150 Years Ago
Home & Vicinity: It is fortunate for people desiring to locate in Oneonta that plenty of desirable building lots are in market at reasonable prices. Buyers can take their choice as to streets and localities. E.R Ford, T.D. & H. Watkins. S. Huntington, S. Wood, C.L. Michael. H. Wilcox, J.H. Peters, H. Baker and S. Parish all have good lots ready for purchasers, many of them finely located. All of these men are ready to sell lots for cash or on time, and we hear of sales every week, most of them for immediate occupation. This is the true policy for the speedy growth of the village.
It is now the universal rule with newspapers that the name of an author should accompany his communications. It is required as a guarantee of good faith, and not for a public or needless use
of the name.
125 Years Ago
The bull is a dangerous animal. Frank Timms of Dunkirk, New York was gored to death by an enraged bull yesterday morning. The farmer went into the barnyard to milk. He had hardly closed the gate behind him when the bull charged on him and gave him a toss into the corner of the fence. Before he could regain his feet the animal was upon him. He tried to beat it off with a milk stool, without avail. His cries brought his son from the house, and running to the barn he seized a pitchfork and leaped the barnyard fence. The bull turned on him, and a desperate battle ensued. The animal sent him skyward, and coming down on a fence he broke his leg. The hired man seized an ax and opened the gate leading to the barnyard. The bull made a dive for him. A well-directed blow with the axe caught the animal almost between the eyes and it fell to the ground.
100 Years Ago
Verdict of $1,750 was handed in Wednesday morning by a trial jury in Binghamton in the case of Bone DiFelice, an Italian boy of 18 years who was shot in the leg by John Carroll manager of the Happy Hour in that city. The evidence allowed that Carroll had been annoyed by disorderly boys in front of his theatre and that he discharged his revolver, accidentally hitting DiFelice
who was passing by.
Safety’s Path – A Quotation: “Teach reverence and obedience to the Constitution and laws of our country and we are safe; otherwise there’s danger ahead.”
Oneida – Several years ago, the late Judson W. Warner secured a charter and the rights of way for a railroad between Oneida and Oneonta. The matter got no further and the project died. Word that a Mr. Chase from Washington has been here looking up the matter. The promoters plan to lease the road to the D. & H. railroad for a long term of years, the route becoming mainly a coal road for the transport of D. & H. coal to Oneida, thence to the O. & W. to Oswego, and then by barges to Canada.
February 11, 1920
60 Years Ago
Otsego County Council of Churches – The extension of legalized gambling in this state is opposed by the Directors of the Otsego County Council of Churches. In session last week they urged Assemblyman Paul L. Talbot of Burlington Flats and other legislators to vote against any such proposal. At the same time they renewed their plea to Mr. Talbot and his colleagues to favor raising the legal age for drinking of alcoholic beverages from 18 to 21. The Council also approved plans for several leadership training projects for the coming months. Rev. Ronald Tryor will conduct a school for adult and youth leaders in understanding the Bible and various Christian beliefs. The Rev, Alfred Bentall of Oneonta, minister-at-large, said the six-week school will be
conducted between Easter and Pentecost. A Vacation School Teachers workshop for Otsego and Delaware Counties will be conducted May 4, preceded by a workshop for Vacation School Administrators.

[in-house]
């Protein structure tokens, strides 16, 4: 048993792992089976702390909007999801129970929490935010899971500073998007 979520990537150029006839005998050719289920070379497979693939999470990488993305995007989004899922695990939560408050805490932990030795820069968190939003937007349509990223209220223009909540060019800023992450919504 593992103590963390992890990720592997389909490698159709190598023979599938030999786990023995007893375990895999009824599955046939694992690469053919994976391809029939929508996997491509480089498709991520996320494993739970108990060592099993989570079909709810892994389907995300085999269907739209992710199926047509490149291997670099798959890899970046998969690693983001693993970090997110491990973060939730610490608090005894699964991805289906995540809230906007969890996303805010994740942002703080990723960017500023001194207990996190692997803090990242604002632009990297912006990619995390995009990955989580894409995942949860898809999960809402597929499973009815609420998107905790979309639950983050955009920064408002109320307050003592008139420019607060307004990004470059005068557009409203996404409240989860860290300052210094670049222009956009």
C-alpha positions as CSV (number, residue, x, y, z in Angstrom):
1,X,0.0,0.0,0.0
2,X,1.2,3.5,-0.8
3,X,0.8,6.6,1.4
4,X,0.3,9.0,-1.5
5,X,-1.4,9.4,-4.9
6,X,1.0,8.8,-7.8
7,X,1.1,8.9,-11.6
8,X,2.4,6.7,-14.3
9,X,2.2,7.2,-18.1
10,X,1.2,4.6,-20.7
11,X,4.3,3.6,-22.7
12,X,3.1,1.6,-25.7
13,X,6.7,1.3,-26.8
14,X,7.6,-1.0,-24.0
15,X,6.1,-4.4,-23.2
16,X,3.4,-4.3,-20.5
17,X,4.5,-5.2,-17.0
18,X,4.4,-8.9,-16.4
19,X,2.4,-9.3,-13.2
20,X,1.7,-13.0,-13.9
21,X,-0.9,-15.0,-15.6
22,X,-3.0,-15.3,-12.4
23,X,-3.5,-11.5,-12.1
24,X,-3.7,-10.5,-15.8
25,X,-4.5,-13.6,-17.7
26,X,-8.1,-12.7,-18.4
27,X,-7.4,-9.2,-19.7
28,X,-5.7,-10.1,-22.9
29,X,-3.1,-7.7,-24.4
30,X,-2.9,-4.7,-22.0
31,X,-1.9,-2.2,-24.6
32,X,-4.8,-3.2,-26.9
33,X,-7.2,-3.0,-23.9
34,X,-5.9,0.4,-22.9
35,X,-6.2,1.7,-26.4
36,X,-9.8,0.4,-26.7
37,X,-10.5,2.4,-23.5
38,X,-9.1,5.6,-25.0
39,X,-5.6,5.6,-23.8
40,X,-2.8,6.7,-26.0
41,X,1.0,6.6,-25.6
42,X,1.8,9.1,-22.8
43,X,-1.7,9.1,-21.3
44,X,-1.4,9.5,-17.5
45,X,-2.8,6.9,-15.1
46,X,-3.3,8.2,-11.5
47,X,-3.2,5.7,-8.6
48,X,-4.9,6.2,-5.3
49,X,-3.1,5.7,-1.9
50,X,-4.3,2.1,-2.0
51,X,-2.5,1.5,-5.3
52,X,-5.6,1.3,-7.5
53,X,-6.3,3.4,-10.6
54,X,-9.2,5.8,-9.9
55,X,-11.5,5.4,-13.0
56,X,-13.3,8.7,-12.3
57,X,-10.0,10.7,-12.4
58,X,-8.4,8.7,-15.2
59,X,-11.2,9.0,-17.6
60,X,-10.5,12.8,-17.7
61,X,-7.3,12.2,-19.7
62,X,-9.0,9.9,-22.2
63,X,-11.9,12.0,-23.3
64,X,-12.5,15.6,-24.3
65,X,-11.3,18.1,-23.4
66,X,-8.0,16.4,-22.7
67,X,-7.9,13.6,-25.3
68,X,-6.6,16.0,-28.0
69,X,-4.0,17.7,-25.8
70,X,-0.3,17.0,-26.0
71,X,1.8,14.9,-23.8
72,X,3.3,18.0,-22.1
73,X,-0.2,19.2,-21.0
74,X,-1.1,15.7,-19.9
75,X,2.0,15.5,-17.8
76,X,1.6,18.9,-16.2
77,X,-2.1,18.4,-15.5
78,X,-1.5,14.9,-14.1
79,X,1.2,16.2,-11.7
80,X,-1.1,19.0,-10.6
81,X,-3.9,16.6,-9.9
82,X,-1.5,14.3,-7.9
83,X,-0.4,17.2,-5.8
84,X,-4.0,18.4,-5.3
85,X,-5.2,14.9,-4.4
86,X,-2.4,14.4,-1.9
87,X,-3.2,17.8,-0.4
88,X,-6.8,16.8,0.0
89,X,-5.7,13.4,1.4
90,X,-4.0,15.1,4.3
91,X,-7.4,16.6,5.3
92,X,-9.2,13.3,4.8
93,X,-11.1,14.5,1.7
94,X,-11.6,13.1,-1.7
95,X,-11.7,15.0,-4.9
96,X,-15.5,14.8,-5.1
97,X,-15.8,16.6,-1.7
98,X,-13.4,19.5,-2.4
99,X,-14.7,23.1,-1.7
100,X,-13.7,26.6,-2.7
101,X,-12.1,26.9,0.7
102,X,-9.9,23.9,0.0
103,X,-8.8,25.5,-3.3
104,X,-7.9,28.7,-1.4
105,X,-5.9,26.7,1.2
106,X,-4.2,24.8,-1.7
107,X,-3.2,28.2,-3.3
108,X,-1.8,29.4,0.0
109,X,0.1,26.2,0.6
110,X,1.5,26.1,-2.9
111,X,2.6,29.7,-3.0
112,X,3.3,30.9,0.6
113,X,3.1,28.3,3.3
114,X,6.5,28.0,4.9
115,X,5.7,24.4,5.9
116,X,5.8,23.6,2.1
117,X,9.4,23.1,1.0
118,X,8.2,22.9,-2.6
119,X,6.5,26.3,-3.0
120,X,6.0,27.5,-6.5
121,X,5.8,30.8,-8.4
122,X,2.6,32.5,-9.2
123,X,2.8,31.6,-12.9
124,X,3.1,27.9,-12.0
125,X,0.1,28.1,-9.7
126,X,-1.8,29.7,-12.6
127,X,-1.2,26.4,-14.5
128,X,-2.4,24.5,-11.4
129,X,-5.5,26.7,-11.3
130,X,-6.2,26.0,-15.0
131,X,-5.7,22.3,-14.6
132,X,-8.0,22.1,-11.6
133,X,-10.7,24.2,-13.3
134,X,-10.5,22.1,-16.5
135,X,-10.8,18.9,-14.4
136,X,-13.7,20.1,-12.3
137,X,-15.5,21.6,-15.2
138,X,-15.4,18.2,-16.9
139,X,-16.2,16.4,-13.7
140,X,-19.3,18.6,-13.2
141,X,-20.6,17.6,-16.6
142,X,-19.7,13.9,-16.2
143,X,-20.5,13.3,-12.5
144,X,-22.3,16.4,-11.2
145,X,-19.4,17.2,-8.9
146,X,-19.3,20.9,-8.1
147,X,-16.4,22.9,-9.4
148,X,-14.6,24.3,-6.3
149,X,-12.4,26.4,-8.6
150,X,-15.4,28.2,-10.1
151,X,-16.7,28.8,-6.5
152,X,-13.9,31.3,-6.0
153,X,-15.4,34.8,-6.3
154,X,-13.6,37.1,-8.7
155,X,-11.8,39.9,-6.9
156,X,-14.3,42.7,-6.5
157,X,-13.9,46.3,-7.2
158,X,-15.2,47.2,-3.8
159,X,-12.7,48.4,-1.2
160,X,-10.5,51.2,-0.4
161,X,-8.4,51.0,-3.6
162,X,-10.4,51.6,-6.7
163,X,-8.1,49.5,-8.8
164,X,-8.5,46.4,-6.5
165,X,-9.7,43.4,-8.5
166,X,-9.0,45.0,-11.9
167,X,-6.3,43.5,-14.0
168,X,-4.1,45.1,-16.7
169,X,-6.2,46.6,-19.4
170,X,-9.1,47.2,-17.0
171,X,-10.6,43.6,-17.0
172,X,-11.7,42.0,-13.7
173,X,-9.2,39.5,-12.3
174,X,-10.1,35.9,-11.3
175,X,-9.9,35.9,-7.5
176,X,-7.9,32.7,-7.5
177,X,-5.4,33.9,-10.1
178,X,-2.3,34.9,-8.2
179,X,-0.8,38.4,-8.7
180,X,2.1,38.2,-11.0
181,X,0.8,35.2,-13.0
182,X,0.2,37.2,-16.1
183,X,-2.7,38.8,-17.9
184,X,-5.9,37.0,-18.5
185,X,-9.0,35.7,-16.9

40 Years Ago
Assemblyman Anthony J. Casale (R-C, Herkimer and Otsego Counties) the ranking member on the Assembly Environmental Conservation Committee, has been appointed to the Assembly’s Special Committee on Nuclear Power Safety by Assembly Speaker Stanley Fink. The committee was created in 1979 to look into issues raised by the state’s use of nuclear power. The committee will hold public hearings on the recent operating mishap at the Indian Point nuclear facility, and make recommendations to the legislature on the future of nuclear power in New York State.
Revenue Sharing Revisions: The Otsego County government will lose $104,184 in revenue sharing funds according to information released by State Assemblyman Anthony Casale. The state-imposed freeze will cost Otsego County and all its cities, villages and towns a total of $648,758, according to Casale. New York City localities will lose a total of $261 million. The big loser in the freeze, Casale said, are the City of Oneonta which will receive $319,344 less than it did through revenue-sharing a year ago. “While the state is taking in huge increases in tax revenues as a result of inflation, the governor is apparently calling for a reduction in the amount of money which is due our local governments,” Casale complained.
20 Years Ago
Pineapple Cheese – “I’ve eaten Pineapple Cheese and it was good,” recalled Hartwick resident Stuart Ainslie. The production of pineapple cheese began in Milford around 1900 and reached its fame shortly thereafter. Pineapple cheese consisted of a waxy, pineapple-shaped shell filled with cheddar cheese. The cheese, which did not taste like pineapple, was scooped out of the shell with a spoon and served. It was said to be “uniquely delicious.” O.A. Weatherly and Co. produced it for almost half a century in a factory right near the railroad tracks in Milford. The cheese had a world-wide market and provided a source of employment and pride for local residents. The word “pineapple” referred to the molds into which the cheese was poured. These molds were then hung in individual nets that impressed a diamond pattern on the cheese, creating the appearance of a pineapple. They were then shellacked and aged until they were ready to sell.